Depending on whom you ask, Michael Moore’s latest documentary either “shows off his kinder, gentler side” or shows that he is “angrier than ever.” Headlines have alternately described “Where to Invade Next,” released in theaters nationwide last week, as “lighthearted and optimistic,” “radical,” Moore’s “funniest film in years” and his “most subversive.” It is, in other words, Moore at his best.

But the film is a departure from Moore’s previous work for one major reason: Instead of pointing his camera at problems in the United States, in Where to Invade Next, Moore embarks on an international search for policies that might help Americans live better. Throughout the film, Moore personally “invades” foreign countries to learn about their ideas, many of which actually originated in the United States, and reclaim them for the American people. The result is both an entertaining romp and a powerful demonstration of what can be achieved by thinking outside the box—or, in this case, our borders. Many American viewers will be startled by the policies that Moore encounters on his journey, including free college tuition in Slovenia, generous paid vacation time in Italy, and state-sponsored reproductive-health services in Tunisia.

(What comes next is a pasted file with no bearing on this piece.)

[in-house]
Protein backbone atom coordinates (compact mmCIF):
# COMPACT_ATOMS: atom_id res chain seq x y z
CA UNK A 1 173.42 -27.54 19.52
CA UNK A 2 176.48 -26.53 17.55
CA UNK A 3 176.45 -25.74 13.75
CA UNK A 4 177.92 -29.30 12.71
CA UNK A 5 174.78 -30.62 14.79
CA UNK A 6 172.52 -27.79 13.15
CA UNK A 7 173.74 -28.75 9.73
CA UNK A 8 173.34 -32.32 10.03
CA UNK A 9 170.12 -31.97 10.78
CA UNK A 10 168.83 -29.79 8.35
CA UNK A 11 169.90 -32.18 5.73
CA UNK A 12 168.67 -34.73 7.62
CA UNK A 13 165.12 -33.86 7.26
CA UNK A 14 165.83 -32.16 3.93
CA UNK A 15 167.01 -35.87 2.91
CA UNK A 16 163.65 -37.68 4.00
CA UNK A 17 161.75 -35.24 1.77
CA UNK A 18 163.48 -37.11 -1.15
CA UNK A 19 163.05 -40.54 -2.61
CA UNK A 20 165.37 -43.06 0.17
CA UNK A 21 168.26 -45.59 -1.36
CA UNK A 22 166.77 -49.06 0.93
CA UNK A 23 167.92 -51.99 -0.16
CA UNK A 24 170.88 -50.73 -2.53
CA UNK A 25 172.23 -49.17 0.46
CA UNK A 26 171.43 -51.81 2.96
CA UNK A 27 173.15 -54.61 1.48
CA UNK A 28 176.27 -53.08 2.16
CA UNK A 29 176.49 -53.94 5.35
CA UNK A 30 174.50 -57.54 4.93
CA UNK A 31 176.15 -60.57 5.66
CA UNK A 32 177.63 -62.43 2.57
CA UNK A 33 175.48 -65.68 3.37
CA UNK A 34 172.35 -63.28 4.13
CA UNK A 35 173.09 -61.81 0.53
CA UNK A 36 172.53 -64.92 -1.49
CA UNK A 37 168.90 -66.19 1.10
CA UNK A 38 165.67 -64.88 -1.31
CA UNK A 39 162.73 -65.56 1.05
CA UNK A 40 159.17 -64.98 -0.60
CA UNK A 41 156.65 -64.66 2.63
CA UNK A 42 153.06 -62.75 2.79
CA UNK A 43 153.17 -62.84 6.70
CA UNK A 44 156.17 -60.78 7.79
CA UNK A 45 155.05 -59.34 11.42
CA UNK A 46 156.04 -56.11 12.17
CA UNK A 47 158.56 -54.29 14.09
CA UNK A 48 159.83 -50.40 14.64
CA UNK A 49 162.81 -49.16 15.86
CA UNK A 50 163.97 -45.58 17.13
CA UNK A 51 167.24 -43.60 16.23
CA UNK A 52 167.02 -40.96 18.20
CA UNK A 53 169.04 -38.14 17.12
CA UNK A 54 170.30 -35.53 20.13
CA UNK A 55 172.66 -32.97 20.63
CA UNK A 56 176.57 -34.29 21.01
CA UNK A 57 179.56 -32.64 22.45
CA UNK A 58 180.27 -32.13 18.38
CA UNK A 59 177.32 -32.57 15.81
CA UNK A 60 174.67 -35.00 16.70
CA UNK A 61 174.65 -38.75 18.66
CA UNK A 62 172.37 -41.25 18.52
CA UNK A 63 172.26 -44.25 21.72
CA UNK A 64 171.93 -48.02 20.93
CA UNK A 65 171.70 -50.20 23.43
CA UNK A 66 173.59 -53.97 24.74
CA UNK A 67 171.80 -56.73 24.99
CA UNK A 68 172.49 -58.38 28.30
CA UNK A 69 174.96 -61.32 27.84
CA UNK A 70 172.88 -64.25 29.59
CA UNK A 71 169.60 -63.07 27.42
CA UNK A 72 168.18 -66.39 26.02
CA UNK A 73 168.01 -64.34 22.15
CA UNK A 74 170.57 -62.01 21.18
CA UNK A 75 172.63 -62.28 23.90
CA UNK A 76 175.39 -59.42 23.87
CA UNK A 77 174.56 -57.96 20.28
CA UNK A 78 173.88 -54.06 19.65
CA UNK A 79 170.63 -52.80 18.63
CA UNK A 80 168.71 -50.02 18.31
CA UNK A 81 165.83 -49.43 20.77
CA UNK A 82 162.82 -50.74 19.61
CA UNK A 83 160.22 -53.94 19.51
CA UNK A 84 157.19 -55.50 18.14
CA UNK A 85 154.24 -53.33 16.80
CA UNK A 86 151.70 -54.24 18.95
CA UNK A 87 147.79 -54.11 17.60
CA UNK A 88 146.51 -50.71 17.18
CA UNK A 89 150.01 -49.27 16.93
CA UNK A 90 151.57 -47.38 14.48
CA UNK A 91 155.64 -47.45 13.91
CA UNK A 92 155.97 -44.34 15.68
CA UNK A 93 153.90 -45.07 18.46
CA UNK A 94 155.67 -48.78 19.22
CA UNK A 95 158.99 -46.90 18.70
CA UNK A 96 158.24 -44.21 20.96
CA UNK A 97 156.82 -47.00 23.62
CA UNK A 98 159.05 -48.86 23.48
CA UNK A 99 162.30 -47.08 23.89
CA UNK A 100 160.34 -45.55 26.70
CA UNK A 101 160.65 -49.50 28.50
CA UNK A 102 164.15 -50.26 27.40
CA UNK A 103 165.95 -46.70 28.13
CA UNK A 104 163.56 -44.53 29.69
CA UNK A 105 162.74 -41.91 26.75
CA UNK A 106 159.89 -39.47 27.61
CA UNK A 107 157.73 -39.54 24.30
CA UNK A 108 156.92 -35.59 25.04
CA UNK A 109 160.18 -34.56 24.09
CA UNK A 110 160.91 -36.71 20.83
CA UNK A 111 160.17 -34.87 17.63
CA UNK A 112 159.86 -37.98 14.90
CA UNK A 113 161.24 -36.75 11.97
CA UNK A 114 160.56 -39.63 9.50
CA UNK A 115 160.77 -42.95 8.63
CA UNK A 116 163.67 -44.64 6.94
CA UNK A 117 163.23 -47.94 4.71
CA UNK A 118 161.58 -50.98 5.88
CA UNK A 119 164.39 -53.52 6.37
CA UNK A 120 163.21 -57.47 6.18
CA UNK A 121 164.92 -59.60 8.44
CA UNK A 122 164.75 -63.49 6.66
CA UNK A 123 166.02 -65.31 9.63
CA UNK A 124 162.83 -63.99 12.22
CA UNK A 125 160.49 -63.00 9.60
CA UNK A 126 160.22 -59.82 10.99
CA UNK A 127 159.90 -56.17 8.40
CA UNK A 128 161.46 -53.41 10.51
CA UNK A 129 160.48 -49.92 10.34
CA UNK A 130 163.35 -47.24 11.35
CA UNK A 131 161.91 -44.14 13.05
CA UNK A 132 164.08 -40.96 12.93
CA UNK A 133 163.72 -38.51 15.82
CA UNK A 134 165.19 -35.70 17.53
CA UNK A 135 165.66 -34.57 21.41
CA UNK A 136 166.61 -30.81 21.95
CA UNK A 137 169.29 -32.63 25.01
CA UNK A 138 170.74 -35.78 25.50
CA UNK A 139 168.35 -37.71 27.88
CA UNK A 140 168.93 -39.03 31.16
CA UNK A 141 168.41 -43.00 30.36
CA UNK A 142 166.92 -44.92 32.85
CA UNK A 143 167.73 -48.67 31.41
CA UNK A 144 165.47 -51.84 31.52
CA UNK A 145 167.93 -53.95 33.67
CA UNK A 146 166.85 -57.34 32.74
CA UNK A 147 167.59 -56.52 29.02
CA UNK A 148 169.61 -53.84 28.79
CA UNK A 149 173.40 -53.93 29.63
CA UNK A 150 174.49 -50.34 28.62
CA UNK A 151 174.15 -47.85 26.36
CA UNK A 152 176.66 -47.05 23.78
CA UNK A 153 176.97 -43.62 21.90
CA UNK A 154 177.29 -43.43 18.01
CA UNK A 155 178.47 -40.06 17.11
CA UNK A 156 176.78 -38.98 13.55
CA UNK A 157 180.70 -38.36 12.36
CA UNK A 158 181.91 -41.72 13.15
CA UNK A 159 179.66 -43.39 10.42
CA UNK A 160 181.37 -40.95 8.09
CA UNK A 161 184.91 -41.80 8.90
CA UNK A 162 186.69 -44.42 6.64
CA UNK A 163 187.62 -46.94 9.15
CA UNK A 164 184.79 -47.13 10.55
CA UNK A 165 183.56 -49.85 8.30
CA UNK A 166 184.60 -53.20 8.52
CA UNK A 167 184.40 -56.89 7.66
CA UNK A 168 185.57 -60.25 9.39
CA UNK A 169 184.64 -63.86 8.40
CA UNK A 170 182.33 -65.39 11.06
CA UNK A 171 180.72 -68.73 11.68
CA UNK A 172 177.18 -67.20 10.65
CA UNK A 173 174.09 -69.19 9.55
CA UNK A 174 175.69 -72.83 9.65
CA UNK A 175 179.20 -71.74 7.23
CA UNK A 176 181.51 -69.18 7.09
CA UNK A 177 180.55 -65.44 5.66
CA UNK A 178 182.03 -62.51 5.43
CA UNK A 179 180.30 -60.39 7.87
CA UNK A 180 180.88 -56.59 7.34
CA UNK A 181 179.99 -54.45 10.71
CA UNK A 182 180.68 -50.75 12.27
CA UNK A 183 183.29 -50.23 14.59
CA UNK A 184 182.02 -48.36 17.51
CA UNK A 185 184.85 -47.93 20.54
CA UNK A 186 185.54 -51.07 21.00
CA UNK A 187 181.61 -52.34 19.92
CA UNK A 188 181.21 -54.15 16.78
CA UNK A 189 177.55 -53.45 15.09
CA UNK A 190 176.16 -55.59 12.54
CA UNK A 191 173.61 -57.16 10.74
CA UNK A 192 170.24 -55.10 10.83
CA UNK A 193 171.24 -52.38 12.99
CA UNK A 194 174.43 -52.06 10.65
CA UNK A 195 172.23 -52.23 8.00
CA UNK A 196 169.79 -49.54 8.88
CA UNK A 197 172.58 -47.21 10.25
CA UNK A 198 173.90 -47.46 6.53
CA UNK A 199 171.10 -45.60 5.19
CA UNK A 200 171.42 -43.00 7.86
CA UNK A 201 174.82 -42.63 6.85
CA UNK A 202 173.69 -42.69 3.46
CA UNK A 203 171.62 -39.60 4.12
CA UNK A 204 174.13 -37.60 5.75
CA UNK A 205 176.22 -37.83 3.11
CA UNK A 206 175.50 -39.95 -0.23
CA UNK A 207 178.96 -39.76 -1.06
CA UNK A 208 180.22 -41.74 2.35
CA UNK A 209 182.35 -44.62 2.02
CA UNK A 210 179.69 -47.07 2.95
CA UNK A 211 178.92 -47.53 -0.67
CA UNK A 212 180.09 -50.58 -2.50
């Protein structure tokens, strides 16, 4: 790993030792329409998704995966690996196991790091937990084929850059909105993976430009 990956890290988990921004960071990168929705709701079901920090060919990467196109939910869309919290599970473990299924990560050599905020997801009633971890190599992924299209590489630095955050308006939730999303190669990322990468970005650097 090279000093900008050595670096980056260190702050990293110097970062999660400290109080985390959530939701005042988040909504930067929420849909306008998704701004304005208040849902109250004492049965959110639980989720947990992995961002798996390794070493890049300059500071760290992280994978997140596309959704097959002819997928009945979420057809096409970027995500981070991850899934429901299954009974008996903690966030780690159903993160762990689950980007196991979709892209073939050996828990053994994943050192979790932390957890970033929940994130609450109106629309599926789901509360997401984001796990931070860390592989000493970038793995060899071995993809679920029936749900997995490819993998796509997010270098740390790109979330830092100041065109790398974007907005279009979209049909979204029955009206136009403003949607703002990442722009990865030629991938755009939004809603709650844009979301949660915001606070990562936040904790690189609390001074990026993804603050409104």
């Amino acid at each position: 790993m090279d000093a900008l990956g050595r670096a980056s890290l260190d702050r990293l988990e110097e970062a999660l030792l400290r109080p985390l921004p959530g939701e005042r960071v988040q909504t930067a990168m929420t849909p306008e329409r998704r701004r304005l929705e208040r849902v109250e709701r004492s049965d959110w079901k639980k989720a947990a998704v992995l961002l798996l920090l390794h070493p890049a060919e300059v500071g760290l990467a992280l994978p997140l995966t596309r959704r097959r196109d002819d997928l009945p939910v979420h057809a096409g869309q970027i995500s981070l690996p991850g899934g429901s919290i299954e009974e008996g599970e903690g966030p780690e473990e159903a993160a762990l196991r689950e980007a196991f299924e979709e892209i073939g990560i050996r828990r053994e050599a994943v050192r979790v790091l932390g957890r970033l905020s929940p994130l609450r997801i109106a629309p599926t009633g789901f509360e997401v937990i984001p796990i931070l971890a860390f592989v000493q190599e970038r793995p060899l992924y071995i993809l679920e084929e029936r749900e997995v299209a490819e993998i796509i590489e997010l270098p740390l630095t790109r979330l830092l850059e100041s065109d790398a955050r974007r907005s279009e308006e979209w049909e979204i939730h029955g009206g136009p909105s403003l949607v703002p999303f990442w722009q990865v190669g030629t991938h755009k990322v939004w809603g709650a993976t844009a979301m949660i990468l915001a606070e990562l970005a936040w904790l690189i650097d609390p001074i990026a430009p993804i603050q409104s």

And that’s precisely the point. Even though the entire film was shot abroad, Where to Invade Next is ultimately a commentary on inequality in the United States, where basic economic rights that are taken for granted elsewhere are increasingly out of reach for much of the country. Accordingly, the film is perfectly timed for the moment, in which the devastating impact of deeply entrenched inequality is on full display in Flint, Michigan, and elsewhere. And it’s especially relevant to the 2016 election as millions of Americans, largely due to the campaign of Senator Bernie Sanders (I-VT), are coming around to the idea that the kind of progressive policies Moore highlights can and should be part of their lives.

Read the full text of Katrina’s column here.